Several weeks ago a former Florida governor, and potential 2016 presidential candidate, Jeb Bush whizzed throughout the media announcing his new book about immigration, “Immigration Wars. Forging an American Solution”, written together with Clint Bolick from the Goldwater Institute. At that time very few people had a chance to read the book, and a few days later, the book was forgotten. This is unfortunate, as it brings a fresh approach and as such deserves more attention.  We all remember Mitt Romney telling illegal immigrants to return home and get back in line. I argued that there is no line to get into, but now it is official. In the book (page 24), a reputable politician and a respectful scholar confirmed, “there is no line in which most of those aspiring to become Americans can wait with any realistic hope of admission.” In their analysis they detail nonsenses of our “immigration regime that nearly everyone agrees is profoundly dysfunctional.” (Page 6)

      Given such a sobering approach, a reader could be a little disappointed that after saying “a” authors refrained from spelling out many obvious conclusions.

      Until the beginning of the 20th century immigration was mostly unfettered, but not all arriving intended to settle. The Immigration Commission report published in 1911 documents that for every three people coming to the U.S., one was returning home. Among those arriving, about 12% were in the U.S. prior. In other words, what we call the great immigration period, was in fact a huge migration of people in search of new opportunities. Those who liked it here and became prosperous were more likely to stay than those who did not. It was a natural selection, beneficial to both migrants and the U.S. national interests. Despite discussing broadly the importance of immigrants for our economy, authors stopped just before recognizing our need to restore this freedom of migration.

      They acknowledged the nonsense of giving priority to so called family sponsored immigration visas, which now account for about two-thirds of all legal immigrants. They propose that only spouses and minor children should be allowed to get family immigration visas. This, without even increasing the quotas – which authors advocate doing as well – would allow for more work based visas, the ones we need the most. This sounds good so far. But, in the third category of immigration, called “regular” by the authors of the book, they propose that any citizen or permanent resident could sponsor an immigration visa for a foreigner. It has a shadow of our current immigration system, which – rightfully – the authors call dysfunctional.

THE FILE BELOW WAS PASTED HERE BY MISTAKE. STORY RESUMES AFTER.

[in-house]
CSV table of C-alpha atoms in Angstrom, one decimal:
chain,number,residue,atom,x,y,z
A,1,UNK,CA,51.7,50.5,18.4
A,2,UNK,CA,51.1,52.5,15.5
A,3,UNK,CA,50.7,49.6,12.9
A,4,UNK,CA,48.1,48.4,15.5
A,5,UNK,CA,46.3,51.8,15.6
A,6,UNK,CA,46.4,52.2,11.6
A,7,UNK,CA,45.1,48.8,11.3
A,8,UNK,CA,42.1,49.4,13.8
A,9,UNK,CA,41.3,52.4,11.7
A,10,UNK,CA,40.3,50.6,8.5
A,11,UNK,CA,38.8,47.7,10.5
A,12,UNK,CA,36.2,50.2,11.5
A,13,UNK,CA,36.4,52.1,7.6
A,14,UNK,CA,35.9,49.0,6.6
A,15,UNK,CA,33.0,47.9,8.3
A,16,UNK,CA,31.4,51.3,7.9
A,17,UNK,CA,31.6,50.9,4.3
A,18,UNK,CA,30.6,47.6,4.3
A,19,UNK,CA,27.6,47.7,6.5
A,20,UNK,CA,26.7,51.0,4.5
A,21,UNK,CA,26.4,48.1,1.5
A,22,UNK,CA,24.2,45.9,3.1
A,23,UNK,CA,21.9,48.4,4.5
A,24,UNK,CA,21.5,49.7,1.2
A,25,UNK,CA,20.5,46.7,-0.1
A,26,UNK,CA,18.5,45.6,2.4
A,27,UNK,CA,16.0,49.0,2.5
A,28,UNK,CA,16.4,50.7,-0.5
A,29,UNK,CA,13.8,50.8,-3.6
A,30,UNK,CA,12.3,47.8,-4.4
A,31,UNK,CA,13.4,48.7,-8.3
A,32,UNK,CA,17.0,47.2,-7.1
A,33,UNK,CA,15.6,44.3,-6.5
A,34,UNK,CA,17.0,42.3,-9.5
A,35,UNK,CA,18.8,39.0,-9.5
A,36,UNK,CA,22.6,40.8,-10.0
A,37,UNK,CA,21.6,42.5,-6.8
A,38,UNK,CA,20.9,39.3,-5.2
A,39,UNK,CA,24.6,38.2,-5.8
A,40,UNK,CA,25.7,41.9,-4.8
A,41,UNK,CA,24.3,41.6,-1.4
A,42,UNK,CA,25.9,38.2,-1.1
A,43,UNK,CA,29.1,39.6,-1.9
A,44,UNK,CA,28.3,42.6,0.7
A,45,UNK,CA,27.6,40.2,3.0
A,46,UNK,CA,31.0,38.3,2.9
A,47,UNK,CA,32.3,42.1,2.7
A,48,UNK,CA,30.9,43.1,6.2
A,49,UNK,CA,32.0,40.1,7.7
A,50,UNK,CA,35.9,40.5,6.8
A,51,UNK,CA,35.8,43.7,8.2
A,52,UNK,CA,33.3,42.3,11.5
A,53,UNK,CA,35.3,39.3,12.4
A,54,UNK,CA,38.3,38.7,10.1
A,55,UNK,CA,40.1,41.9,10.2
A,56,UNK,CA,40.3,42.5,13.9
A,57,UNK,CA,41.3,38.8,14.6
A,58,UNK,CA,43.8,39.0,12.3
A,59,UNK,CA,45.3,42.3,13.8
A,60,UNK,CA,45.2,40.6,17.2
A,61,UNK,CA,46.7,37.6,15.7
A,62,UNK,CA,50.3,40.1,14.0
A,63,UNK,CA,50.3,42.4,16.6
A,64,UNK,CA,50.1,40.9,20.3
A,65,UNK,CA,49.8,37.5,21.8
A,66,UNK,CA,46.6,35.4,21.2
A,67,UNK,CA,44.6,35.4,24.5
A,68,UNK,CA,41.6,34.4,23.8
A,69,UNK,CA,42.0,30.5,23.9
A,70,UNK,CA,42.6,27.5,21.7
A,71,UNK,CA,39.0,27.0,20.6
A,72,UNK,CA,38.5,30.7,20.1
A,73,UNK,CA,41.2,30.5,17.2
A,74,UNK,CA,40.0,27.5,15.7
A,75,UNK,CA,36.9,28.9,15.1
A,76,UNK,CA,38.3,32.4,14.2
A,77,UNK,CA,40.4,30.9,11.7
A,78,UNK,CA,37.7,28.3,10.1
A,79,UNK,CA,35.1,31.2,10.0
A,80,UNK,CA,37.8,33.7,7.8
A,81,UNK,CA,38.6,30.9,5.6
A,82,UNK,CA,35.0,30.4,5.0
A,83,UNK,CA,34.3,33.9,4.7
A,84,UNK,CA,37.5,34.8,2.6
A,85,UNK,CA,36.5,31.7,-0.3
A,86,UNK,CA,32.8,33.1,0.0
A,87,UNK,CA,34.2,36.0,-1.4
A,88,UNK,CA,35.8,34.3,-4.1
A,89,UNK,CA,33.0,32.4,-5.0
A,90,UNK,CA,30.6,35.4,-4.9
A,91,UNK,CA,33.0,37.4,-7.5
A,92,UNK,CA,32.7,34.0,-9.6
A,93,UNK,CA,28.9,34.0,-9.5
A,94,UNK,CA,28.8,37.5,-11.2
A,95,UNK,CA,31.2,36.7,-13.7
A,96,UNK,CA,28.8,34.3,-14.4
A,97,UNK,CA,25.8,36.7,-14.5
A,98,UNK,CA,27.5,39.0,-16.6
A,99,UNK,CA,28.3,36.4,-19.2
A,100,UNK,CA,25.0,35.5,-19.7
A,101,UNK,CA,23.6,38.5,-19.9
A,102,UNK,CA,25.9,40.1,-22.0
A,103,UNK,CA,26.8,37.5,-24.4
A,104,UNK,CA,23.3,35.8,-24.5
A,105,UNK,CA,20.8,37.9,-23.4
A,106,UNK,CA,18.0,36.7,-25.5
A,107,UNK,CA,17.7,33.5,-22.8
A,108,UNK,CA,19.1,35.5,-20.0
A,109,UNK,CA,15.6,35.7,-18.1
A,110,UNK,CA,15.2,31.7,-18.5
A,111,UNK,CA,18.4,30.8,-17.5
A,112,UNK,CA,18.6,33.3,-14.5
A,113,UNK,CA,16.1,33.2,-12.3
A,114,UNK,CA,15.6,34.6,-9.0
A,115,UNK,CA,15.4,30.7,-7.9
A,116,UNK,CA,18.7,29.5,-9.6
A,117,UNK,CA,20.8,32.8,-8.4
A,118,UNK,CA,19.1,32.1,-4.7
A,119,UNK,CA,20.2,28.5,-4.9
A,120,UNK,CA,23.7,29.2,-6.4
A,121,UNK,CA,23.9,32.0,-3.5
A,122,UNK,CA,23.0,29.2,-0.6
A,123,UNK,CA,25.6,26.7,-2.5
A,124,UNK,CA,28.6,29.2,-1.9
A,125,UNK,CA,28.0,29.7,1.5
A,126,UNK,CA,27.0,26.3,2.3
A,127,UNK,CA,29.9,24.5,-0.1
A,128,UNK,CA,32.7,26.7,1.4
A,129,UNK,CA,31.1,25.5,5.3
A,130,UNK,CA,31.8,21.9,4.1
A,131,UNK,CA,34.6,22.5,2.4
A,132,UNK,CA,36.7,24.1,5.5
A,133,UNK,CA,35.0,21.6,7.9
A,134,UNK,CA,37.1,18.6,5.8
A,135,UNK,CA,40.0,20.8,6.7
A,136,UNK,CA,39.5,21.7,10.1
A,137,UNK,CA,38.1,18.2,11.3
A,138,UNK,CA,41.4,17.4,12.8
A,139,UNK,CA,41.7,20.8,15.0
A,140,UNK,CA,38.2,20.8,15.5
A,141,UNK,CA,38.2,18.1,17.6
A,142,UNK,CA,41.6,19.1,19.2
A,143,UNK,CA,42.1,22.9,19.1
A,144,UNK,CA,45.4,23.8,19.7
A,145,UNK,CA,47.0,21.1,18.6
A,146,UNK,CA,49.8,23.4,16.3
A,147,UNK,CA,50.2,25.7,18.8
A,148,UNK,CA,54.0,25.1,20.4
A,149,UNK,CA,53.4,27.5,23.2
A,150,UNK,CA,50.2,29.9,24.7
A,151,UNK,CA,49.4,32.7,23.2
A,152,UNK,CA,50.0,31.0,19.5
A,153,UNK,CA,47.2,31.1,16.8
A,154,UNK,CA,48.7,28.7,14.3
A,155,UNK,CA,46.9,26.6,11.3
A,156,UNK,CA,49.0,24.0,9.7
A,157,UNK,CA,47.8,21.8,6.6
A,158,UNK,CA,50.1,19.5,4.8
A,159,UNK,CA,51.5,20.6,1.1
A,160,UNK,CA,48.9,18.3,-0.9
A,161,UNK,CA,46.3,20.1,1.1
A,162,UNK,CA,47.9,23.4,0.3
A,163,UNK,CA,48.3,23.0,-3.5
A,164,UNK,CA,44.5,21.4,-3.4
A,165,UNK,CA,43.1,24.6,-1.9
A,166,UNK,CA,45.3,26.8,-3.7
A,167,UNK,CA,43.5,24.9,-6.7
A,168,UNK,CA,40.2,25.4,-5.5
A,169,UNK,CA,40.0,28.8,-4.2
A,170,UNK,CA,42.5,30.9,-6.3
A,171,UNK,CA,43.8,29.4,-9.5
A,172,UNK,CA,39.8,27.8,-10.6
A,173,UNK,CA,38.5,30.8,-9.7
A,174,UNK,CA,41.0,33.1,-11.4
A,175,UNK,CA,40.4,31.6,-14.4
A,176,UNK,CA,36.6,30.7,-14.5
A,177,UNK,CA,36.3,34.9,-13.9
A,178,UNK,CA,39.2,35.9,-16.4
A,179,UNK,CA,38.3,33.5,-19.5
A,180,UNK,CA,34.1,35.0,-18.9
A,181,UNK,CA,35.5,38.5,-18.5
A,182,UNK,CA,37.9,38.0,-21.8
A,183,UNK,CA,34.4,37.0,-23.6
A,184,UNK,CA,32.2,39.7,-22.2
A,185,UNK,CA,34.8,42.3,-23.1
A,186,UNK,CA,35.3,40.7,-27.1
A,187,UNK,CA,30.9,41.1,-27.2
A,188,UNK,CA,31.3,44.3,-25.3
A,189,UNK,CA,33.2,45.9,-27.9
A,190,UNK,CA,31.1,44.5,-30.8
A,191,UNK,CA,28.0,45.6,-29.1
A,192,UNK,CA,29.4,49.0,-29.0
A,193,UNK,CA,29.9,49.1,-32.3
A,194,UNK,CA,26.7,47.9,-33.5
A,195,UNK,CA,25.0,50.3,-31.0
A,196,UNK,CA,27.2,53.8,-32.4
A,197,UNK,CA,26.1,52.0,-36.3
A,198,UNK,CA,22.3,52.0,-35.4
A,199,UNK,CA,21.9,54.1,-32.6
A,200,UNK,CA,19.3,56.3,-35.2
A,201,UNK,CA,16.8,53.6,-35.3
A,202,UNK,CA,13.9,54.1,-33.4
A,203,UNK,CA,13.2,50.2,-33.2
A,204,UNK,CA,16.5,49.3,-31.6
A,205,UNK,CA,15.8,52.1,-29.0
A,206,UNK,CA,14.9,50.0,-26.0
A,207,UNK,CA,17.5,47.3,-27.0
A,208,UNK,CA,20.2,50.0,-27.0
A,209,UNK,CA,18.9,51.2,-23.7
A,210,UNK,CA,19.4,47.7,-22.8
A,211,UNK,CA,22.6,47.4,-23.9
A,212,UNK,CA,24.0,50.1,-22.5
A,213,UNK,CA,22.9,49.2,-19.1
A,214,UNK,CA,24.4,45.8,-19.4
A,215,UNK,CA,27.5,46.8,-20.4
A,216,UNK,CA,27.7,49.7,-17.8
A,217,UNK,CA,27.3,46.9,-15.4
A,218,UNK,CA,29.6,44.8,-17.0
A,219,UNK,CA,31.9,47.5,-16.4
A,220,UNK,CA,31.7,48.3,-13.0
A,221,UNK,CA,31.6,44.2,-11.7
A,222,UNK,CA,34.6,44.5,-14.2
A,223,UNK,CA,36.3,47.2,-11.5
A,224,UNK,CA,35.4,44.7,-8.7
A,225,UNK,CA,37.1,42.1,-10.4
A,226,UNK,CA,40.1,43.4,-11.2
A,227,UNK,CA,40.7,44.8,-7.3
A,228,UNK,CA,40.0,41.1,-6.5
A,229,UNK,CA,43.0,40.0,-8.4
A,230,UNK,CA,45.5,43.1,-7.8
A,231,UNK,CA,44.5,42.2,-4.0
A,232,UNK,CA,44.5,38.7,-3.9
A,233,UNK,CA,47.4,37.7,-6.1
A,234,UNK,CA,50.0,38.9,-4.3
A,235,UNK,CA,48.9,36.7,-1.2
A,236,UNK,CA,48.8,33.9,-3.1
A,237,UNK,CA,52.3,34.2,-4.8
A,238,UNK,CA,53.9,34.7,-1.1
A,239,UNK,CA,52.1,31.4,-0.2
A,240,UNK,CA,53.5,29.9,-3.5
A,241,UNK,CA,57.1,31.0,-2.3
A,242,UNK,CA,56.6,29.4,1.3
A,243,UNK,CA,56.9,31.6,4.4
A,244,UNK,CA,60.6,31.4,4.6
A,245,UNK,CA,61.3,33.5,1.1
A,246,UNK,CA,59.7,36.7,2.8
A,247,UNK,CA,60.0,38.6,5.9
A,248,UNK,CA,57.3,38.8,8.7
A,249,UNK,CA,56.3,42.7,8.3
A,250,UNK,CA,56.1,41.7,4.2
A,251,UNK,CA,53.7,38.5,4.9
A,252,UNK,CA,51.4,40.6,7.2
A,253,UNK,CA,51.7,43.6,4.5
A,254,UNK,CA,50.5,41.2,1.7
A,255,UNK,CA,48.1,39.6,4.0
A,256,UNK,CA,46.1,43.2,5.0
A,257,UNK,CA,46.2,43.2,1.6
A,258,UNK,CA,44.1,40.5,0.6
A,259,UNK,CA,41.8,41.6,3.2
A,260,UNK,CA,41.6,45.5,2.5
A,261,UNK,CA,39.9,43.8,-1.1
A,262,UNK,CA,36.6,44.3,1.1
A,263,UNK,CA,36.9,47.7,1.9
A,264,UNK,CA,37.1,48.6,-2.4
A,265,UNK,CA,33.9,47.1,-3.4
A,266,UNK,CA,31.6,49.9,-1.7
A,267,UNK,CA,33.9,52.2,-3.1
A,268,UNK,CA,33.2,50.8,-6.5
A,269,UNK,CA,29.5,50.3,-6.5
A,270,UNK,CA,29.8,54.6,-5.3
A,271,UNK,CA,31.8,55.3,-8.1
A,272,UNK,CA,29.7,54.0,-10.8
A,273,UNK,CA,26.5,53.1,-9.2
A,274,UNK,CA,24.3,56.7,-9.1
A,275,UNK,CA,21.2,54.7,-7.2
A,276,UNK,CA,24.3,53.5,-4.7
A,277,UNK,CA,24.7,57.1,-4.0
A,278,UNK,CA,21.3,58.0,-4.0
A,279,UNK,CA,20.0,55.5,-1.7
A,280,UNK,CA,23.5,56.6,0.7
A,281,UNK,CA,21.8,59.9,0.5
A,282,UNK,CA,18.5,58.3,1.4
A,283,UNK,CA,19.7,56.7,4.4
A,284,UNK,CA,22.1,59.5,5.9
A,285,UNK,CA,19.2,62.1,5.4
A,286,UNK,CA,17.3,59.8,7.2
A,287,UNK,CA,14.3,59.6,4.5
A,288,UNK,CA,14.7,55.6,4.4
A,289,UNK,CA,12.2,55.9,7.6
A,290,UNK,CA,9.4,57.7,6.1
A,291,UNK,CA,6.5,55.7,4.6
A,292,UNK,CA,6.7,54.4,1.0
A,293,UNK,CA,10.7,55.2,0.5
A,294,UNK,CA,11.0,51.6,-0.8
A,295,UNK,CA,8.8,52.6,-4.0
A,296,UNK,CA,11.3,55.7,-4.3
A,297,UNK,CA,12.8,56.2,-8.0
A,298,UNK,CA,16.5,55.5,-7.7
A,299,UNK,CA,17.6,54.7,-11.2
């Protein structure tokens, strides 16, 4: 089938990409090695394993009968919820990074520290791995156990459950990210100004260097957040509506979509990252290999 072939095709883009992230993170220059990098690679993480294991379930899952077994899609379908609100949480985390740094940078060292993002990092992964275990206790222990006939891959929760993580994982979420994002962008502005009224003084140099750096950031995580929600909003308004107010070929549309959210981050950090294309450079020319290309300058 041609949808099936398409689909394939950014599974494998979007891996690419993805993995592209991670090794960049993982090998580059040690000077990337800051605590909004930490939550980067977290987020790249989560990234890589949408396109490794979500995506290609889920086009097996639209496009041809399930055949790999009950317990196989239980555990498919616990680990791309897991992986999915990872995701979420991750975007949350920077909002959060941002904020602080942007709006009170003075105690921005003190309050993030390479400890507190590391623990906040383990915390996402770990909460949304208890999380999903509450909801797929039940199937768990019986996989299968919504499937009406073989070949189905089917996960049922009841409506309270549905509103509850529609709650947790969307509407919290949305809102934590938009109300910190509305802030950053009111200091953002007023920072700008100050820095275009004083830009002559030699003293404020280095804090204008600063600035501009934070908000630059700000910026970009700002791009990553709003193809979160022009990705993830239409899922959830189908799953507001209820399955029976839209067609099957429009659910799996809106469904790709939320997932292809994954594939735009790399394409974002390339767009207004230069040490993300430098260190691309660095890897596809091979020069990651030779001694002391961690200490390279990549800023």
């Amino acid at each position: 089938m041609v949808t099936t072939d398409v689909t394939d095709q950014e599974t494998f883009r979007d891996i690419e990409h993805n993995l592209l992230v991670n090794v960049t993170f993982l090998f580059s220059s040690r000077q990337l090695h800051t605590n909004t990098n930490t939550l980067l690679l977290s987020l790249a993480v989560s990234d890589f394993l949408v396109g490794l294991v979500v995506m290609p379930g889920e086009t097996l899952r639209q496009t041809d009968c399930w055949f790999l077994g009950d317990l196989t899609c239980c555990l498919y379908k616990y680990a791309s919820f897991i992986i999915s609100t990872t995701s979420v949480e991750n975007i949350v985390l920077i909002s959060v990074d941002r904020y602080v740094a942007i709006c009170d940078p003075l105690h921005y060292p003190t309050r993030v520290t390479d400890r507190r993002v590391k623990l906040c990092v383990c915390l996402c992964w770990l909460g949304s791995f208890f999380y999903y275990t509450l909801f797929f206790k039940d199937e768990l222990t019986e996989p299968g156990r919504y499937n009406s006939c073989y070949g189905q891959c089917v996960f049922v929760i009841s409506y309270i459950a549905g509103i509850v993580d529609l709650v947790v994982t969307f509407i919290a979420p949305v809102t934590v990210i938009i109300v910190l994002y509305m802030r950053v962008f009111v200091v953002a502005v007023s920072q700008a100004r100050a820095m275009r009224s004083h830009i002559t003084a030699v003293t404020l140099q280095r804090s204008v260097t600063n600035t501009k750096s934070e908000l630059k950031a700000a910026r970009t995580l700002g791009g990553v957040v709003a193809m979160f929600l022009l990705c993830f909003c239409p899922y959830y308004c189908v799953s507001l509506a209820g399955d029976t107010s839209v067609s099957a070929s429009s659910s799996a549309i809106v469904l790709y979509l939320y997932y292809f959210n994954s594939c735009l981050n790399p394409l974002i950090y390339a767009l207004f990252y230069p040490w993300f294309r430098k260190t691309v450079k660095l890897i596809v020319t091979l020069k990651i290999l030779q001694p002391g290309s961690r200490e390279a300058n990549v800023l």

If the authors consequently deduce from their own analysis of the shortcoming of our current immigration system, they would conclude that we need only one visa category: guest worker visa. As soon as a foreigner finds employment in the U.S., after checking for any criminal record, this person should receive a guest worker visa. This person should be able to travel back and forth to the country of origin, as the labor market might change. However a person working continuously for, let us say, five years, paying taxes and staying out of trouble, should earn the right to file for permanent residency, opening the venue to citizenship five years later. We do not need any special family sponsored visas either. If an American marries a foreigner, that foreigner should get a guest worker visa as well. No immigration visa is needed for two people being happy together. The immigration visa is needed if a foreigner wants to use our welfare system; this is exactly what we do not want. After five years, if the marriage is still there, or if a foreigner worked continuously, this person can apply for a green card.

      If an American wants to bring a sibling, a cousin or a friend – he can do it by helping them to find a job here. Then, let that person try his or her luck, the same as everyone else.  However, if an American wants to bring his elderly parents from abroad, it should be allowed only under one condition – that if they cannot work, their living and health care expenses should be the sole responsibility of their American son or daughter, not that of the U.S. government. If they would not work, they would never be able to become permanent residents and eventually citizens.

      Similarly, refugees and asylum seekers should receive work visa as well and work their way up as everybody else. After five years they could apply for a green card.

      The authors did not go as far.  They failed to draw logical conclusion from the information they gathered. In their defense, they could have felt constrained by the simple fact that most Americans might be not capable of comprehending a message going too far from what circulates in media now. It becomes more obvious when the authors quote opinion polls indicating that the public supports some of their views. If the majority of Americans had correct views on immigration, our legislators would act upon them, and we would have at least halfway decent immigration policy. Then, there would be no need for immigration reform, neither a need for writing a book by Messrs. Bush and Bolick. We have such big immigration havoc only because the public is grossly misinformed, and has expectations that never can be fulfilled.

      The authors’ fear of telling Americans boldly that most of them are wrong on their views about immigration becomes obvious when Messrs. Bush and Bolick avoid saying how many more guest workers visas we need. They list all the right reasons for more foreign workers, they even bring up that many countries, such as Canada, have a much higher foreign born percentage of their total population. But they stop there. They fall short of saying that in Canada, which has economy similar to ours, according to 2006 census, 19.8% of population is foreign born. In the U.S., according to 2010 census it is 12.9%, including illegal immigrants. That 7% difference amounts to about 20 million of workers and consumers that our economy needs. The authors know that asking for 20 million new immigrants would trigger vicious opposition. If you cannot stand the heat, stay out of the kitchen.